Karla Sutliff has been appointed as California’s chief engineer. She is the first woman to be appointed to the position.
As chief engineer and deputy, Sutliff is responsible for all engineering aspects of the department’s construction projects statewide from their design through the completion of construction. She will oversee a program of more than 9,000 employees and an annual budget of $1.8 billion.
Sutliff has been with Caltrans for 26 years, and over the past 11 years, she served as the chief over several Caltrans divisions, including design, traffic operations and project management. She also filled the role of acting District 8 (San Bernardino) director in 2008.
Sutliff graduated from UC Davis with a bachelor’s degree in civil engineering and is a licensed civil engineer.
Emanual Maverakis, a UC Davis dermatologist, has been granted a $3 million research grant by The California Institute for Regenerative Medicine to explore the development of a synthetic biomaterial that would enable stem cells to be used as effective therapies for chronic skin ulcers.
The grant was among the 12 New Faculty Physician Scientist Translational Research Awards that the CIRM governing board approved at a meeting in Los Angeles. The funding is intended to support promising young physician-scientists in the early stages of their careers. Maverakis, an assistant professor of dermatology, says a synthetic biomaterial known as hydrogel potentially offers an effective way to address the costly and debilitating problems associated with chronic wounds.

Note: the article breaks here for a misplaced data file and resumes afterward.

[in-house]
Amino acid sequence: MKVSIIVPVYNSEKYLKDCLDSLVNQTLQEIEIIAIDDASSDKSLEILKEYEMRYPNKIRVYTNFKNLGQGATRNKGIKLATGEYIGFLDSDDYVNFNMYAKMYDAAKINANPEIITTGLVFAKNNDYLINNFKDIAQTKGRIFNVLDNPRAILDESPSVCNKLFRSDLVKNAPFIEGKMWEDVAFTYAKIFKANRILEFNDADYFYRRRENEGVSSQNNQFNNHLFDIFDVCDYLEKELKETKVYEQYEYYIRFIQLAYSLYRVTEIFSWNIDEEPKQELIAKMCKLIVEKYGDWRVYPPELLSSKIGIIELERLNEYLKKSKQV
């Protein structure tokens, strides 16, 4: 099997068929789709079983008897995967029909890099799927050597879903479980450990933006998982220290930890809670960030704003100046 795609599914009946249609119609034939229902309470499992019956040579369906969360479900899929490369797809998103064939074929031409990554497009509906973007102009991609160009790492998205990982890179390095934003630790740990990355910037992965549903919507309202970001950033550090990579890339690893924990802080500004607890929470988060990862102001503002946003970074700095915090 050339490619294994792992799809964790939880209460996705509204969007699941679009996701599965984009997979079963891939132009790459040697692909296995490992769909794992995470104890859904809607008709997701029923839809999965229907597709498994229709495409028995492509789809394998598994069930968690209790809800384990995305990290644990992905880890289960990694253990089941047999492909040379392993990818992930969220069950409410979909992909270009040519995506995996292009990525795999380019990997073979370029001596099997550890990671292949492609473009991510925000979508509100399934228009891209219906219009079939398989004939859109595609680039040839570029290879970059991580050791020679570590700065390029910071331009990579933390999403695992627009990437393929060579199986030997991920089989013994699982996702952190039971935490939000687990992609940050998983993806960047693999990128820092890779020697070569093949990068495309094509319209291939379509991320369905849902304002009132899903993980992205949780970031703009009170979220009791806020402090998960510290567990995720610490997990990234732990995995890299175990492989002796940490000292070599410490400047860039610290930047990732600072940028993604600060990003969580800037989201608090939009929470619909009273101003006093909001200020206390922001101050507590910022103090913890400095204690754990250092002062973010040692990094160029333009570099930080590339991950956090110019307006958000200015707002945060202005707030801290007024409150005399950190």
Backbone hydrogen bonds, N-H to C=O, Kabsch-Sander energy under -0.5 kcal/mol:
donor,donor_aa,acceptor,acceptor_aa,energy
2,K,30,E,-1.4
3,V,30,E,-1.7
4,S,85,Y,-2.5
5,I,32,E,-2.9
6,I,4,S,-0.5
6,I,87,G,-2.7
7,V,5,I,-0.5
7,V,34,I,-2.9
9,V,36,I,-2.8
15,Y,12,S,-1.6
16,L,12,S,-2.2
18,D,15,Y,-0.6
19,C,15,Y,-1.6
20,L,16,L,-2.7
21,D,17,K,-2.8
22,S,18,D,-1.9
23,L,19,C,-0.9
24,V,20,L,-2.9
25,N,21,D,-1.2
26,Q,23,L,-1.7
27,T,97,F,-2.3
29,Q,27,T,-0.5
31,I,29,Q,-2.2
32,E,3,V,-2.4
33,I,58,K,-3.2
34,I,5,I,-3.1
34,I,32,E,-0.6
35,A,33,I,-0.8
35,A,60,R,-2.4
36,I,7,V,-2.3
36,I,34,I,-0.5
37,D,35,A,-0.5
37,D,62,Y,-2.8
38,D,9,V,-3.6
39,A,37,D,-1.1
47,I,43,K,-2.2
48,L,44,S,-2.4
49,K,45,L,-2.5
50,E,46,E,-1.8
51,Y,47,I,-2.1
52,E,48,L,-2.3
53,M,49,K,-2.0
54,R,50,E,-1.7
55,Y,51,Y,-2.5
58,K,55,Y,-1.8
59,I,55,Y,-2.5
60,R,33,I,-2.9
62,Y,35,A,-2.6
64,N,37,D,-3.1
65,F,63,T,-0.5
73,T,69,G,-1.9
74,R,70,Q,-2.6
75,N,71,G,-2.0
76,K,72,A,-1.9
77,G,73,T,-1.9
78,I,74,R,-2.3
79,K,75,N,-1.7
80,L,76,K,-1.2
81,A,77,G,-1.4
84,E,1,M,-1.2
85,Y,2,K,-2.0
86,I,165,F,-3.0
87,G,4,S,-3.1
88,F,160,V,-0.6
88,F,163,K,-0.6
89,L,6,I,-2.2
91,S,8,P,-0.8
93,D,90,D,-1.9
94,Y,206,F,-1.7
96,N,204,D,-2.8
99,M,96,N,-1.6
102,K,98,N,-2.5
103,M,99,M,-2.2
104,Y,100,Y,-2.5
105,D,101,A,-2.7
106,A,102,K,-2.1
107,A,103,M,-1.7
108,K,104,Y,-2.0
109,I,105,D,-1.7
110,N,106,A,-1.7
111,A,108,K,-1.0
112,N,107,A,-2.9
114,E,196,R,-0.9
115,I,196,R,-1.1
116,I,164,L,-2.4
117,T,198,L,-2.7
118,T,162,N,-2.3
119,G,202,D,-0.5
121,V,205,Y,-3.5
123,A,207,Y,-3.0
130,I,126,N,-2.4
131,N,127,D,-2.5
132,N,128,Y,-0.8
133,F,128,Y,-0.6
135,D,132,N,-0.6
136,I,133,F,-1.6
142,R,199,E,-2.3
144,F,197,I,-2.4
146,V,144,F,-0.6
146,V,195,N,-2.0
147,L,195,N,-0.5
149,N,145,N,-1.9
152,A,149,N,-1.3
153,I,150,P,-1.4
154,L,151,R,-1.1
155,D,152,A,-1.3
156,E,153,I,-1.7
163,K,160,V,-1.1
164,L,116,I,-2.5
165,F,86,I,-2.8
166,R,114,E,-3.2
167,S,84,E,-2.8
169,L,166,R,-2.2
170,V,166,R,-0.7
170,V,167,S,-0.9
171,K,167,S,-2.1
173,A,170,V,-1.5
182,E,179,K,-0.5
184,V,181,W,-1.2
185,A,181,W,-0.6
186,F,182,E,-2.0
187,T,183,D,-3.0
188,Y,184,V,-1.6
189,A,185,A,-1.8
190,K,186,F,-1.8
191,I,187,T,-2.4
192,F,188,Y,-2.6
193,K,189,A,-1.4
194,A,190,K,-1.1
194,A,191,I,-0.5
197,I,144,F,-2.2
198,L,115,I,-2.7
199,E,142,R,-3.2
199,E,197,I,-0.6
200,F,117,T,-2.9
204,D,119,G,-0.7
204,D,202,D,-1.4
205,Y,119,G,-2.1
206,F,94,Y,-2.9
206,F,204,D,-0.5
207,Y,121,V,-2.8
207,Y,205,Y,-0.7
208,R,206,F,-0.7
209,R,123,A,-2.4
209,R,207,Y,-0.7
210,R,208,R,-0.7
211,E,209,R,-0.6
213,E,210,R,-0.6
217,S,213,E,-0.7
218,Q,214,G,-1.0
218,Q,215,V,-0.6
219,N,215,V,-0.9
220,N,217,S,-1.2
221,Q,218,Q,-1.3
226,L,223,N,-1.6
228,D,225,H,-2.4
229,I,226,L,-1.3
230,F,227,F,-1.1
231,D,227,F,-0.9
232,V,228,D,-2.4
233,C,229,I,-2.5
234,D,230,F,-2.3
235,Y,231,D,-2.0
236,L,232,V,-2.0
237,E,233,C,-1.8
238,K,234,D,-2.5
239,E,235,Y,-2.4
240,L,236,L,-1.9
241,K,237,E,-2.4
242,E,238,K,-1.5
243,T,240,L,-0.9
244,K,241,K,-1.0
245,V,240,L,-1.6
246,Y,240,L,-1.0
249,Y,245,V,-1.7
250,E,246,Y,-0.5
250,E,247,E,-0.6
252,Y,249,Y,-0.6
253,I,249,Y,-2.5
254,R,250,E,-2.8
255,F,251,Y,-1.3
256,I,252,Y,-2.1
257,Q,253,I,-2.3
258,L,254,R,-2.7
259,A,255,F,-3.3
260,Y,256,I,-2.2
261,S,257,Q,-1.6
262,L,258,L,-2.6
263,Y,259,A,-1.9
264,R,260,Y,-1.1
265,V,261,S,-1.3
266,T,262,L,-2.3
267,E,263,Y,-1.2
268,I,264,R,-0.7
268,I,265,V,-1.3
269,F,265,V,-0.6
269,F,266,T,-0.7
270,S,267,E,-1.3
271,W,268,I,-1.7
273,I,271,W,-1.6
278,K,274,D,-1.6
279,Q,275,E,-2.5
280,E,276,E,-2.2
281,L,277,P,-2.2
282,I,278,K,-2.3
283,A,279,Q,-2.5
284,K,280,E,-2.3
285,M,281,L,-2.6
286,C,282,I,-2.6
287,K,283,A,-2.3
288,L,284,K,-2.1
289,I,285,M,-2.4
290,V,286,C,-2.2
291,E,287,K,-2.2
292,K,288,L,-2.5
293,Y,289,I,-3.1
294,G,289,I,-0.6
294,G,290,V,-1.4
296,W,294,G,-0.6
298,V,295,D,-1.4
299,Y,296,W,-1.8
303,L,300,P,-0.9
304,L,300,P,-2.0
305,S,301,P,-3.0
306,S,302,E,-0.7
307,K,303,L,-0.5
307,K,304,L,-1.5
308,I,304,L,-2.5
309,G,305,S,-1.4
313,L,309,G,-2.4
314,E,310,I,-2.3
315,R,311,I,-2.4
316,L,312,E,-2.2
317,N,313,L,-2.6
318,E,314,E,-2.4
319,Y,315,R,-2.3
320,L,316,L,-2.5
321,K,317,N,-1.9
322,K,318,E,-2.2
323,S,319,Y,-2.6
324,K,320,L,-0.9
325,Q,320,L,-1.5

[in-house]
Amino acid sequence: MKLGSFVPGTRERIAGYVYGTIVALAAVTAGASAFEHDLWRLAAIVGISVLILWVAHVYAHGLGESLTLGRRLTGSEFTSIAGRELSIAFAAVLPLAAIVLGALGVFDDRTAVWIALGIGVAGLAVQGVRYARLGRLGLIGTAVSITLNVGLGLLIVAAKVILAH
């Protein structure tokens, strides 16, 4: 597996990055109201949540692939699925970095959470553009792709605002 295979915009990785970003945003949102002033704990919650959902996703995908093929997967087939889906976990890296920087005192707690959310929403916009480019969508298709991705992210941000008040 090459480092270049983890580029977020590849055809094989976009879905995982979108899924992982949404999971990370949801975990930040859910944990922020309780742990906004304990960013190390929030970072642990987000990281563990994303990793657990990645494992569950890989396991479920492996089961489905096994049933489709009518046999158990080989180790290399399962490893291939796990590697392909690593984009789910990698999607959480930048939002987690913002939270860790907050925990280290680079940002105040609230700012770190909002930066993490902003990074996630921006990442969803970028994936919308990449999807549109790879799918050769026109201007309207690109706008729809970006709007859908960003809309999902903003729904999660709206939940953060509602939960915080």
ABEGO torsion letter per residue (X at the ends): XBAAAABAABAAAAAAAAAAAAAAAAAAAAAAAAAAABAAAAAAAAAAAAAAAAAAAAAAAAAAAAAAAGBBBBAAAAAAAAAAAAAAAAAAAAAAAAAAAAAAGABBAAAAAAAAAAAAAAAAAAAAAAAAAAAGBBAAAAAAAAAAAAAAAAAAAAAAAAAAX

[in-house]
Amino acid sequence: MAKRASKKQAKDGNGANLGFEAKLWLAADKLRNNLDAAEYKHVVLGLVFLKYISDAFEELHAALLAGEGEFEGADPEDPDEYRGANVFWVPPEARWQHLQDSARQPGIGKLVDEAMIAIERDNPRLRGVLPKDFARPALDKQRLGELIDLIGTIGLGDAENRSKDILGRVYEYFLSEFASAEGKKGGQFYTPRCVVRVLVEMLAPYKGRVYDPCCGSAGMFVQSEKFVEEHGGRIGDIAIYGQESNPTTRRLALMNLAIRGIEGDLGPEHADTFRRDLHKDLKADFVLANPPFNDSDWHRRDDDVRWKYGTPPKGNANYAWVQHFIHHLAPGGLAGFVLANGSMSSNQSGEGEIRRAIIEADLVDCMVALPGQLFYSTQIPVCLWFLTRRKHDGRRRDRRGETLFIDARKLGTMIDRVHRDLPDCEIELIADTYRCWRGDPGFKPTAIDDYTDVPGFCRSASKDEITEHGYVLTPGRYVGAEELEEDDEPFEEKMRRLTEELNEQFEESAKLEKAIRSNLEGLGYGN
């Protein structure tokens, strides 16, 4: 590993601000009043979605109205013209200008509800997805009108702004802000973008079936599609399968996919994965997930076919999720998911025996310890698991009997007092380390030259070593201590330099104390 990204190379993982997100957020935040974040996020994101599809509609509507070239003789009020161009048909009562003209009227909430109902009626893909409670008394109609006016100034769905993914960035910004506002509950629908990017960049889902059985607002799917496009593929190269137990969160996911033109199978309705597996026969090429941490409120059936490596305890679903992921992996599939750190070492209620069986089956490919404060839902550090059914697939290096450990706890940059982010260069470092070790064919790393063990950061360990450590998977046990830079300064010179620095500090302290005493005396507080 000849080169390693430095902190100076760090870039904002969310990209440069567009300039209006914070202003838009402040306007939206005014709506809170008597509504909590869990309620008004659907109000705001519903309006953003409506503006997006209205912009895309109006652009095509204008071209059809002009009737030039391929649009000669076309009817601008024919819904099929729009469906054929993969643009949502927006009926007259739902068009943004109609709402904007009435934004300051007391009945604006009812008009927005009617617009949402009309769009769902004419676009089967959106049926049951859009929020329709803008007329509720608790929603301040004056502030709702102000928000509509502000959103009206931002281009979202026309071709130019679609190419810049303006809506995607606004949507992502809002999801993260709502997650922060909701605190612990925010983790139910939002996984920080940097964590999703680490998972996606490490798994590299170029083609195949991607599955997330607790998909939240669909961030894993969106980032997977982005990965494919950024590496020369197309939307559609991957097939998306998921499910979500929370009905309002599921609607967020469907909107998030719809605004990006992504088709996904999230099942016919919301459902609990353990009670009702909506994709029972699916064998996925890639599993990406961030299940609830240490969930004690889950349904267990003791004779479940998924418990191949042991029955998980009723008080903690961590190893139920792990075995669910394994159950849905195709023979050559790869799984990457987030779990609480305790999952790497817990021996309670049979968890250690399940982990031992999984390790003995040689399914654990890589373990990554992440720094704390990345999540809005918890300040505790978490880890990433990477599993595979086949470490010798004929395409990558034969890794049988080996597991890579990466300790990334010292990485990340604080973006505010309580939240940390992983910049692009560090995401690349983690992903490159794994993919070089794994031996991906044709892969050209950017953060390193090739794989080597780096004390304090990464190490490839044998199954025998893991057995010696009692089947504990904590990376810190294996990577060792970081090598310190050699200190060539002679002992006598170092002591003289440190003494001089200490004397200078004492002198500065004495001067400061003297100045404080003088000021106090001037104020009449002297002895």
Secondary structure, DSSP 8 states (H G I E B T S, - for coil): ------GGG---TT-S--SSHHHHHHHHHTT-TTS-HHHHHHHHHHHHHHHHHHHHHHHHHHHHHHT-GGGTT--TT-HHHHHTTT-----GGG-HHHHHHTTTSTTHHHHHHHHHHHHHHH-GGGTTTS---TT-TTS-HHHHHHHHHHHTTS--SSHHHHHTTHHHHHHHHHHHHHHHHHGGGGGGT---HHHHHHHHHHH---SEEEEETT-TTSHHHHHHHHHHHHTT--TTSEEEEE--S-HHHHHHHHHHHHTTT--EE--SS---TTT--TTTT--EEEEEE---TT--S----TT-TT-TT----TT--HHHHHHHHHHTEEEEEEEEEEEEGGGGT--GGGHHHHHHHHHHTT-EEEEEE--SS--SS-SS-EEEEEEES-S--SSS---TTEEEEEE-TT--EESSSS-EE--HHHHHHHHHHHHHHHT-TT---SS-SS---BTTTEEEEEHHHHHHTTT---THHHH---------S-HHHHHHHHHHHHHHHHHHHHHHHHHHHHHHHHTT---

Keith Hennessy, a performance artist and UC Davis doctoral candidate in performance studies, was recently awarded a prestigious 2012 United States Artists Fellowship for his contribution in the field of dance. Each year, United States Artists honors 50 of America’s finest artists across eight disciplines with individual fellowship awards of $50,000 each.
Hennessy, who received his master of fine arts in choreography at UCD in 2007, is founder/artistic director of Zero Performance, a contemporary circus and performance collaborative offering intimate spectacles for stage and street sparked by current and historic social realities.
He tours internationally as a post-disciplinary citizen working in the contested borderlands of performance, pedagogy, ritual, improvisation, theory and social justice and is engaged with the tactics of queer, feminism and critical race studies.
Neal Williams, assistant professor of entomology at UC Davis, appears briefly in a segment on native pollinators produced by America’s Heartland. The show is now airing throughout the country and touches on the declining population of honey bees, which European colonists brought here in 1622, and native pollinators, which are also declining.
Williams, who joined the UCD department of entomology in 2009, was a featured speaker at the International Symposium on Pollinator Conservation, held last January in Fukuoka, Japan. He explored agricultural landscape change and the role of bee life history in predicting and understanding responses of bee communities.
The program can be seen on America’s Heartland website.
Claire Finn, the daughter of Thomas Finn and Rosanne Bernardy of Davis, has been named to the dean’s list of Macalester College for academic achievement during the fall semester of the 2012-13 school year.
A graduate of Davis High School, Finn was a sophomore at Macalester last fall. To be eligible for the dean’s list, a student must have been achieved a semester grade-point average of at least 3.75.
Macalester College, founded in 1874, is a national liberal arts college with a full-time enrollment of 2,035 students in St. Paul, Minn.
Emilie Moroski of Davis has been named to the Union University dean’s list for the fall 2012 semester. The dean’s list includes full-time students who achieve a 3.5 grade-point average on a 4-point scale.
Union University was founded in 1823 in Jackson, Tenn., and is affiliated with the Tennessee Baptist Convention. Union offers liberal arts training in more than 100 majors and programs of study along with professional programs in business, education and nursing. More than 4,200 students are enrolled.
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